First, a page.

In fact, this may be the only thing on which owners and players are in full agreement right now: No matter how messy things get on the labor front, the fans will come flocking back once football resumes. So, yes, fans are being disrespected by the very people whose lives they enhance. And they absolutely have good reason to feel betrayed, frustrated and powerless.
Being a professional sports fan in the United States is risky business. First, franchises suck you in and project a false sense of collective ownership: Ladies and gentlemen, YOUR Pittsburgh Steelers. You buy into it, and then you buy tickets and jerseys and NFL Sunday Ticket accordingly. Except, when things get tough, you find out the team in question isn't yours at all.
Just ask Sacramento Kings fans, who are about to lose the only professional sports team in town to Anaheim, which can offer a newer, sleeker arena to the franchise's actual owners, the Maloofs. Or ask Seattle SuperSonics supporters or Los Angeles Rams loyalists or Montreal Expos enthusiasts how they feel about the teams they once thought were theirs. In the latter case, you might learn some cool new French swear words.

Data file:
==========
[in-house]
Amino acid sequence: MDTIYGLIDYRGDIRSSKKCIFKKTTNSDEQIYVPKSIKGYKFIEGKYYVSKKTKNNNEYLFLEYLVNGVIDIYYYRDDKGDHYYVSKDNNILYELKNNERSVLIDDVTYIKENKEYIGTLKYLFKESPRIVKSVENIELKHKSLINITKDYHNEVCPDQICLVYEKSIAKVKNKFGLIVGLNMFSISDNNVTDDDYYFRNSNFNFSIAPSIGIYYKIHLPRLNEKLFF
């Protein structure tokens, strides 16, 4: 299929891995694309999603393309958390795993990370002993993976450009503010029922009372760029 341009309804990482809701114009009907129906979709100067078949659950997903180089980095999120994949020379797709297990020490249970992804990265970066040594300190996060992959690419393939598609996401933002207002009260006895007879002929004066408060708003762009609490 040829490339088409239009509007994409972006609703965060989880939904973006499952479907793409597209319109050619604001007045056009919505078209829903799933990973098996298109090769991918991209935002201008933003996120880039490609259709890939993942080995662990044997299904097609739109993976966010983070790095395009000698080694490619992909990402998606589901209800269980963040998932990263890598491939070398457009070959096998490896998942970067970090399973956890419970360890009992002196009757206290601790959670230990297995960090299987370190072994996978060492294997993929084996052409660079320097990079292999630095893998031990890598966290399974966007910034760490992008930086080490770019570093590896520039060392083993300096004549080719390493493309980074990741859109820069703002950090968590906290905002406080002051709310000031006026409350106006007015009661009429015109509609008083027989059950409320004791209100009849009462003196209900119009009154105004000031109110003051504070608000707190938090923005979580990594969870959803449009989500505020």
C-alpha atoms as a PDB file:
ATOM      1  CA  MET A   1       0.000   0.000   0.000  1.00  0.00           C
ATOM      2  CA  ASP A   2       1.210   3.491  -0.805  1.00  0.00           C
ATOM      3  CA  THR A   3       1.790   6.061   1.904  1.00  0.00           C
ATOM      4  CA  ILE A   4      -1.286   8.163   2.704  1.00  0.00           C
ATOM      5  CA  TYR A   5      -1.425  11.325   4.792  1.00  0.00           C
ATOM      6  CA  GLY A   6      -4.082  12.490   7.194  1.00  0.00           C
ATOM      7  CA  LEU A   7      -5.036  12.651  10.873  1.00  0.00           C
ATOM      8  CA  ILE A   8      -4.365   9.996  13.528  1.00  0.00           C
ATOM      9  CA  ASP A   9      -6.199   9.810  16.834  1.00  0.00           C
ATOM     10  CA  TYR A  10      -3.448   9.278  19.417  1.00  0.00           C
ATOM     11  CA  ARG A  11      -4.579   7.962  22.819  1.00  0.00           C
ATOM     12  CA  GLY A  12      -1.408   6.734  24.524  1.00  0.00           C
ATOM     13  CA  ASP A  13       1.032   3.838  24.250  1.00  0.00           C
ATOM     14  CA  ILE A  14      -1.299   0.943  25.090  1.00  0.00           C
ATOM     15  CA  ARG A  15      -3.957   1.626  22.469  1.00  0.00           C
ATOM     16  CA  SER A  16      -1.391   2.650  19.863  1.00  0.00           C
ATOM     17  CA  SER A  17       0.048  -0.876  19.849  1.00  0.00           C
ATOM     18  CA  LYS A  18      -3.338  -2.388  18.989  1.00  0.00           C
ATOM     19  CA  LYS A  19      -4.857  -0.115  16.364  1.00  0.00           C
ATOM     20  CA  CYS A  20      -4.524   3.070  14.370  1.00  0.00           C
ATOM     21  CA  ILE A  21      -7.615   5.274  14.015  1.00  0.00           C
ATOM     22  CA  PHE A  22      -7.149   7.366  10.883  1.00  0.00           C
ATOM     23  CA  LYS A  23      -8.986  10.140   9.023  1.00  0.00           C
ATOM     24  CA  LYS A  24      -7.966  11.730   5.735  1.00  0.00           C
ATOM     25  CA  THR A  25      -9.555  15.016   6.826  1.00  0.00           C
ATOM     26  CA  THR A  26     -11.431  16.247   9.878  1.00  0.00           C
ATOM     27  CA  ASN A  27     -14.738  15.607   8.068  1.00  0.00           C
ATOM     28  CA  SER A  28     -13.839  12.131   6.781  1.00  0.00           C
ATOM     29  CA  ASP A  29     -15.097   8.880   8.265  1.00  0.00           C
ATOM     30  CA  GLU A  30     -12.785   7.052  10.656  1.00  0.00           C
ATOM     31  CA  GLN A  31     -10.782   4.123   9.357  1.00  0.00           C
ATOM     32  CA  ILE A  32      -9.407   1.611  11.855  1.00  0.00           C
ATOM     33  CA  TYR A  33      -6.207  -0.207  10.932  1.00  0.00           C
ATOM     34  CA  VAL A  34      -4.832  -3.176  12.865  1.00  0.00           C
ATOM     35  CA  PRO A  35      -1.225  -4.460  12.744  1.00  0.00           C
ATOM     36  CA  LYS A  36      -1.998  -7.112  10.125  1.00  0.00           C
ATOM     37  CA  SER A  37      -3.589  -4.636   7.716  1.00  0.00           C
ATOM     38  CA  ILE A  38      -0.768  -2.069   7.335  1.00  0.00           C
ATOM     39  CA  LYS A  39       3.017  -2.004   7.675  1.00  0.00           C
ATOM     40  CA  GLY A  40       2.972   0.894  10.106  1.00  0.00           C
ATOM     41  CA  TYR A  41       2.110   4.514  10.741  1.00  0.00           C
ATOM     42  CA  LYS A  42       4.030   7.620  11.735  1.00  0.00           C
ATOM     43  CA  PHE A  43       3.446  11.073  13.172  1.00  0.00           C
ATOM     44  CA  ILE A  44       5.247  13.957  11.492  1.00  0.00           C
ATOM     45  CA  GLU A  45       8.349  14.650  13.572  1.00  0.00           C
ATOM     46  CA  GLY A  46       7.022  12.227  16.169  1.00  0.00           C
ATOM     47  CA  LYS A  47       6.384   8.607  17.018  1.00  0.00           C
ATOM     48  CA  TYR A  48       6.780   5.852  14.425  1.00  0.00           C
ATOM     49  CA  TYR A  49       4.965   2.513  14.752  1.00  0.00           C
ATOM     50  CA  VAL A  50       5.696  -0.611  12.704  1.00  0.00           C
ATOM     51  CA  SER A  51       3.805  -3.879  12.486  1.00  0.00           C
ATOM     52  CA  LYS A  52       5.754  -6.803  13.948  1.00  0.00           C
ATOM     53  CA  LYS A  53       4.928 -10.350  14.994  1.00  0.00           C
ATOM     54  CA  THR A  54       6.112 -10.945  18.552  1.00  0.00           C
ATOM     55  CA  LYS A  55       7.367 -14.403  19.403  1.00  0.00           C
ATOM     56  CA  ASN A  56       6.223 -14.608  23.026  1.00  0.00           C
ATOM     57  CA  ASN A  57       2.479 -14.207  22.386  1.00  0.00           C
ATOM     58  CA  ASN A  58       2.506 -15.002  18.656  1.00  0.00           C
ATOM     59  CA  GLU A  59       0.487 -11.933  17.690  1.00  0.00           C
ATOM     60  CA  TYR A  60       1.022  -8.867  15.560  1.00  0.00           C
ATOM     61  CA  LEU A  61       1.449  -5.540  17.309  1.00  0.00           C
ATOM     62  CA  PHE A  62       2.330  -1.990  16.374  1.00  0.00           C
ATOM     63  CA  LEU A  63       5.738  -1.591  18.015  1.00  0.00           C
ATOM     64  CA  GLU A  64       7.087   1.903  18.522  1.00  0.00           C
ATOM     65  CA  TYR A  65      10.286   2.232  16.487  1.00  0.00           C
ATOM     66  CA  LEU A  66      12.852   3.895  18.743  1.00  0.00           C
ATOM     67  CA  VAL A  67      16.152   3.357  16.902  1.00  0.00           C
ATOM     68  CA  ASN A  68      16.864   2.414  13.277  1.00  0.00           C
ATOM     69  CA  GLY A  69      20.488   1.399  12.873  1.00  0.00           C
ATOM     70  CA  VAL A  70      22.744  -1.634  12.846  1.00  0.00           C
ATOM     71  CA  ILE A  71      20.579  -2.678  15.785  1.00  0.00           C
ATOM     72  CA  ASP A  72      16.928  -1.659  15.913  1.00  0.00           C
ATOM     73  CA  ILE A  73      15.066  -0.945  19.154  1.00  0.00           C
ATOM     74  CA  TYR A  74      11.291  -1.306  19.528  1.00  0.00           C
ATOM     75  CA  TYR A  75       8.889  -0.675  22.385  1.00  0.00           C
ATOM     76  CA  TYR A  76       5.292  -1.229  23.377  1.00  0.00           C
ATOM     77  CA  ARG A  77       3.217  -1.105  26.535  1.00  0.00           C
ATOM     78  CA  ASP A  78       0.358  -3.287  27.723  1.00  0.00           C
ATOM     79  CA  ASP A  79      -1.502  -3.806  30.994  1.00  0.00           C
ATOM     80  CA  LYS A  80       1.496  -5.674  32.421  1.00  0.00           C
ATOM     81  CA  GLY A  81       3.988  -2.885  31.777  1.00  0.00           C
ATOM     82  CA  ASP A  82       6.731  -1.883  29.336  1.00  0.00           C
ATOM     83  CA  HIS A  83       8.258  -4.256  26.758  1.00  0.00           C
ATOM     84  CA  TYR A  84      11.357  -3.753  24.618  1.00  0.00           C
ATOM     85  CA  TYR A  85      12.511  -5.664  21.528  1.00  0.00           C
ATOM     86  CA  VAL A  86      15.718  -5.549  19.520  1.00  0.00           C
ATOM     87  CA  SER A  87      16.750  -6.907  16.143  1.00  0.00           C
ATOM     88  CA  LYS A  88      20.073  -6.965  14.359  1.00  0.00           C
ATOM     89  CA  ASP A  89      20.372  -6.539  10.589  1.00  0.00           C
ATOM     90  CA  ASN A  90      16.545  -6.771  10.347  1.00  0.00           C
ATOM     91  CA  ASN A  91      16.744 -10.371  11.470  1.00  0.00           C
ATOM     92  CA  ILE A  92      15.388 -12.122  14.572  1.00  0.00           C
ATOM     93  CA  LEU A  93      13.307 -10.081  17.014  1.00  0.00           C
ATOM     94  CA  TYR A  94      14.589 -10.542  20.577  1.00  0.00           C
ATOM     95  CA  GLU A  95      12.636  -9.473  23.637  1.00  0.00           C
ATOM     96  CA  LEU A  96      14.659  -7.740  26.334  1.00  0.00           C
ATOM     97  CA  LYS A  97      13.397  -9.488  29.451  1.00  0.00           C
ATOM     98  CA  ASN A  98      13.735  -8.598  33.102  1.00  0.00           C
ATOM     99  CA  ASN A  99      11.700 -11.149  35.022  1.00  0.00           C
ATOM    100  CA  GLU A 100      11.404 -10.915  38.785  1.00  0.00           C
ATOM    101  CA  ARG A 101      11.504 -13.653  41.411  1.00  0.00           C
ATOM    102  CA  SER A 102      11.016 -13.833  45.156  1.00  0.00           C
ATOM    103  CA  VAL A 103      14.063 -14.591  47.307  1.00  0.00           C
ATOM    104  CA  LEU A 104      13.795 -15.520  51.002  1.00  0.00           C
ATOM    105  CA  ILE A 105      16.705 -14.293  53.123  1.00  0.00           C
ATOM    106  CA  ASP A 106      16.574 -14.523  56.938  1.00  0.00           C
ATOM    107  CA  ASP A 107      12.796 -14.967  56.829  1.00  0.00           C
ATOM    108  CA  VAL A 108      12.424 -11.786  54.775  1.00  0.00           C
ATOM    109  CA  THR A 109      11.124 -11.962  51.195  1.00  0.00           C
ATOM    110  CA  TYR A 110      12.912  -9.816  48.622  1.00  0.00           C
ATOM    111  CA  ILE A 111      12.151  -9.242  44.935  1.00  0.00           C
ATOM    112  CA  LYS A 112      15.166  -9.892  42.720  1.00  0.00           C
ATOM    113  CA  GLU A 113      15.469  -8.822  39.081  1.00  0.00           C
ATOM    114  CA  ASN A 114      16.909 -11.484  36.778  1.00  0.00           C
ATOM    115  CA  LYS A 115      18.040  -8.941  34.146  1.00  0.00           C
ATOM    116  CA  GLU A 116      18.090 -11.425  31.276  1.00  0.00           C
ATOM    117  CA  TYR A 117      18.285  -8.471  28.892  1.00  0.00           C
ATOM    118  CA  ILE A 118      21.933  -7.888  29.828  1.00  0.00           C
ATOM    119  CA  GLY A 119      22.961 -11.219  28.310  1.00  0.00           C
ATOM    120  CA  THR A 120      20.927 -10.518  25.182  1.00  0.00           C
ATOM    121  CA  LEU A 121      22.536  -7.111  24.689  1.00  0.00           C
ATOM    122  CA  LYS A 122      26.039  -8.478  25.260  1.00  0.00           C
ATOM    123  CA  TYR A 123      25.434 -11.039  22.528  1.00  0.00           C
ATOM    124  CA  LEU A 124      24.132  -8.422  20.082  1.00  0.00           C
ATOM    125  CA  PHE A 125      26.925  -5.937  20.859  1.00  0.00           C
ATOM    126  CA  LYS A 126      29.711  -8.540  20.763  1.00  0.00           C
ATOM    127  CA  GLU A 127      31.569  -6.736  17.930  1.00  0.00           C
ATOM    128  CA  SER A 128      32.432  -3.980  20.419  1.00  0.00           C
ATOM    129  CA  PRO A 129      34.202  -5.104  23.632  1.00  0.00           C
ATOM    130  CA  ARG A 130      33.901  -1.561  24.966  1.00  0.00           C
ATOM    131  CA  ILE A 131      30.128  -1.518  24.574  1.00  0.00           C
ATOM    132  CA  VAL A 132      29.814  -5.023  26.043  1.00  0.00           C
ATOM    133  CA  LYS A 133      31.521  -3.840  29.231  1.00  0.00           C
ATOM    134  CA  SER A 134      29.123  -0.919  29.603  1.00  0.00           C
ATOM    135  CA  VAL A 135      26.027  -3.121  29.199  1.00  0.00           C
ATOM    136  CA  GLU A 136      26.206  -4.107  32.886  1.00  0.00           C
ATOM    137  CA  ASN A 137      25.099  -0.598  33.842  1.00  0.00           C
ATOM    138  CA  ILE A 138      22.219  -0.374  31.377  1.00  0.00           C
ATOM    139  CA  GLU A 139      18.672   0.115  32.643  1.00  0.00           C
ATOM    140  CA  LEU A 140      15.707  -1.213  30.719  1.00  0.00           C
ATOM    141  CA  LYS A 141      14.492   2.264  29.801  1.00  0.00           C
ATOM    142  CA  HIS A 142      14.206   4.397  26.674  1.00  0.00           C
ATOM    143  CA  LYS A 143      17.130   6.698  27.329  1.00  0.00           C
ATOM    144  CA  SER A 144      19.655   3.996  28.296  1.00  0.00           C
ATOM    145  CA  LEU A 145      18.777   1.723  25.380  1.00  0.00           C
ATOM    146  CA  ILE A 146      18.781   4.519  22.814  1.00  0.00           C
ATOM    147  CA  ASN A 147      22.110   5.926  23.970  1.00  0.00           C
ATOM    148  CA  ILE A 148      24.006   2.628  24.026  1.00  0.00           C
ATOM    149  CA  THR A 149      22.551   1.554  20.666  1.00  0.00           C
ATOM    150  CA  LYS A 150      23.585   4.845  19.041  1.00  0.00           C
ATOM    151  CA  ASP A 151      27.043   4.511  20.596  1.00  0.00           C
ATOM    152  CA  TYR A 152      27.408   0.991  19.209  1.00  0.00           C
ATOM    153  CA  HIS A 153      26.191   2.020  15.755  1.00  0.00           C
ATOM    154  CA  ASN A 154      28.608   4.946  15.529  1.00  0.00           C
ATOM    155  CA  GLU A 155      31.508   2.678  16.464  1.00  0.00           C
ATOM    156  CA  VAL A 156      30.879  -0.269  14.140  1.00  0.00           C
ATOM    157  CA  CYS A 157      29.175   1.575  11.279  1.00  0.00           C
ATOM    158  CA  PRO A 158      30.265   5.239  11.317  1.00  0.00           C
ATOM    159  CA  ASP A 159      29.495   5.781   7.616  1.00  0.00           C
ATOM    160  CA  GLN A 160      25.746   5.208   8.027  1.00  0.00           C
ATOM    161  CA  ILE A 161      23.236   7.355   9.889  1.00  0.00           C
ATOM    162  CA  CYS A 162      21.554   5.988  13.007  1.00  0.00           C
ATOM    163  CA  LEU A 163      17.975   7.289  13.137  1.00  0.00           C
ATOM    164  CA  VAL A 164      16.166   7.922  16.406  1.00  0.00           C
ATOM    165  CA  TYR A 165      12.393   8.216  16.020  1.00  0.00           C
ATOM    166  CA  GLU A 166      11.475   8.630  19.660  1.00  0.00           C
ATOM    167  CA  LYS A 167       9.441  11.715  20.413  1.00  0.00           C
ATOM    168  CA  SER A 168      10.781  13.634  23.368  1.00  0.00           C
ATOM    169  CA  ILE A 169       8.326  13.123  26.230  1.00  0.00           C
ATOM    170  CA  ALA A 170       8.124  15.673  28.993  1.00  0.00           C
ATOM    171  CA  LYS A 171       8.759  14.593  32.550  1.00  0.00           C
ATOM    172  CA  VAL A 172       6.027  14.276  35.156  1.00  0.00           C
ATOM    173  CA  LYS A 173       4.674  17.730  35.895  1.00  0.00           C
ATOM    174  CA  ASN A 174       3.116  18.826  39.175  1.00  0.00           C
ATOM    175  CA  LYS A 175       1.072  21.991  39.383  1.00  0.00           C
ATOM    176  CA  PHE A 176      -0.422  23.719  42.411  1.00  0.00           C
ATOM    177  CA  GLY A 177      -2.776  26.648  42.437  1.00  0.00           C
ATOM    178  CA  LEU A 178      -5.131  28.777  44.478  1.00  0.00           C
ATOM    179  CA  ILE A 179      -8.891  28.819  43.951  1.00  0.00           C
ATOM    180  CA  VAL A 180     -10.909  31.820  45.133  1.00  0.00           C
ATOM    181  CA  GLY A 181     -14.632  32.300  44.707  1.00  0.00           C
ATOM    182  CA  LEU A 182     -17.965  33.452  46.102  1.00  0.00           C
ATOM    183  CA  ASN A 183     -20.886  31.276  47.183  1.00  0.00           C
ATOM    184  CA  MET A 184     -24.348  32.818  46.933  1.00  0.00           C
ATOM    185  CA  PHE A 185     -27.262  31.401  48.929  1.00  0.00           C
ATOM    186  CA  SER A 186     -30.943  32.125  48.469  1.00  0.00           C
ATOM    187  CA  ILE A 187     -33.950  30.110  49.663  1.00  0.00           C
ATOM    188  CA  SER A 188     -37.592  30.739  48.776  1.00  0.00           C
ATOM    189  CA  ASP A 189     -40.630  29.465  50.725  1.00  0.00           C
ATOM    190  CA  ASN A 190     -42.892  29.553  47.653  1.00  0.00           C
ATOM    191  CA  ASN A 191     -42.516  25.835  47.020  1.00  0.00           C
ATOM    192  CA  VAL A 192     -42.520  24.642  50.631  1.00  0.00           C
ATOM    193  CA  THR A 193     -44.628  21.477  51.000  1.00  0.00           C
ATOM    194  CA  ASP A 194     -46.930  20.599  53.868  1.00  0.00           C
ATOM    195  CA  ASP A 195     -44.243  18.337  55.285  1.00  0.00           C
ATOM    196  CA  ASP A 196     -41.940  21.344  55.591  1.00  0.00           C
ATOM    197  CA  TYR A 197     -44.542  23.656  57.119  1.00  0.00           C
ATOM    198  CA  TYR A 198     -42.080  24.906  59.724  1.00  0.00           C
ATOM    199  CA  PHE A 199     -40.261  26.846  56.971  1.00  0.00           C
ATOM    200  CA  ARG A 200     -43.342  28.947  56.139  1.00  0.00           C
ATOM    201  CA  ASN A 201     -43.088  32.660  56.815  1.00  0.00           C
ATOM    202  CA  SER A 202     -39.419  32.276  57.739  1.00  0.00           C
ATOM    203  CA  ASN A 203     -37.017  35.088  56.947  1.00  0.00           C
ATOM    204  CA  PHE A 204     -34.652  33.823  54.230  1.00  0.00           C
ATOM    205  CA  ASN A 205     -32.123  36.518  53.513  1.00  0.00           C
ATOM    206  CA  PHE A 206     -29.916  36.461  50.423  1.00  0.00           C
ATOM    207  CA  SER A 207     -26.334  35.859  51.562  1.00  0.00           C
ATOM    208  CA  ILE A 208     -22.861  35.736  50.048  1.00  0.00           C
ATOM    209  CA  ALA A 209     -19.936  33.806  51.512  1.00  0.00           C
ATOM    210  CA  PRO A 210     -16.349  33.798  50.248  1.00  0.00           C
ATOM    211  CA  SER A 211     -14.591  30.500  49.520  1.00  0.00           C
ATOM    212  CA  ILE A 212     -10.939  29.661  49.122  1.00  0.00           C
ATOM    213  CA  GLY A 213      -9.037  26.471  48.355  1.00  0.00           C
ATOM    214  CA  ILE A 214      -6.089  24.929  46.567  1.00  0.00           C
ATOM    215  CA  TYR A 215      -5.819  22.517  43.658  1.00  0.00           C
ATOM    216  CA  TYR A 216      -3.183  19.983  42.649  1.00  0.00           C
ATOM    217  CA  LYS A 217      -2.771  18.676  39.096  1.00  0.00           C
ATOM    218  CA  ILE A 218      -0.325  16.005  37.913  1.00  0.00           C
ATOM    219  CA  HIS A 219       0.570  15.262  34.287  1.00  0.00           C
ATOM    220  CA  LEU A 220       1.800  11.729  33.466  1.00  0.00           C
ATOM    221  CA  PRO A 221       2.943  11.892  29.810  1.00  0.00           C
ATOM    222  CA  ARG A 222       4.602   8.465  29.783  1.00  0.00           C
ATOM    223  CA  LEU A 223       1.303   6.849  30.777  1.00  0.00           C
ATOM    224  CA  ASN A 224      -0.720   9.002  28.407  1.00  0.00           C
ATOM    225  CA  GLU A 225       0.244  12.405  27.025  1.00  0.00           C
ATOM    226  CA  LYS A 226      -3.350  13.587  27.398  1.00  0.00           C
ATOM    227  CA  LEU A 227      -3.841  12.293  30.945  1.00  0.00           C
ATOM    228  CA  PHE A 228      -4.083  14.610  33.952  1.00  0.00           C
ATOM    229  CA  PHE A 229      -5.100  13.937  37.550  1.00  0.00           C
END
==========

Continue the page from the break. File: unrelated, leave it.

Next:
The same disconnect is present during the NFL lockout. The Super Bowl champion Green Bay Packers advertise themselves as the only nonprofit, community-owned franchise in major U.S. professional sports – but if you own stock in the team, try calling a vote to end the lockout, and see what kind of power your shareholder's agreement grants you.
Obviously, fans ultimately retain the ability to vote with their wallets. If they get disgruntled enough – and right now, with all due respect to the Dirty Dozen and their sparsely gathered counterparts across the country, I'd say they're only mildly gruntled – they could stage a boycott that would make owners and players sorry they treated their patrons so callously.
It sounds daunting, in theory. And if U.S. District Court judge Susan Nelson declines to grant the players an injunction to stop the lockout next week and the dispute drags into the season, public disapproval will certainly intensify. But a prolonged and sustained abandonment of pro football by a significant slice of the fan base, even after the lockout ends? Sorry, I just can't see it.
For one thing, merely staying away from stadiums on Sunday isn't nearly sufficient. If you're a fan who wants to turn his or her back on the NFL, you need to stop watching the games – all games – on television. That's not so easy, is it? Last season, more of you watched NFL contests than ever before, and that sweet HDTV in your family room is calling out for Al and Cris and Tirico and Gruden and Jaws.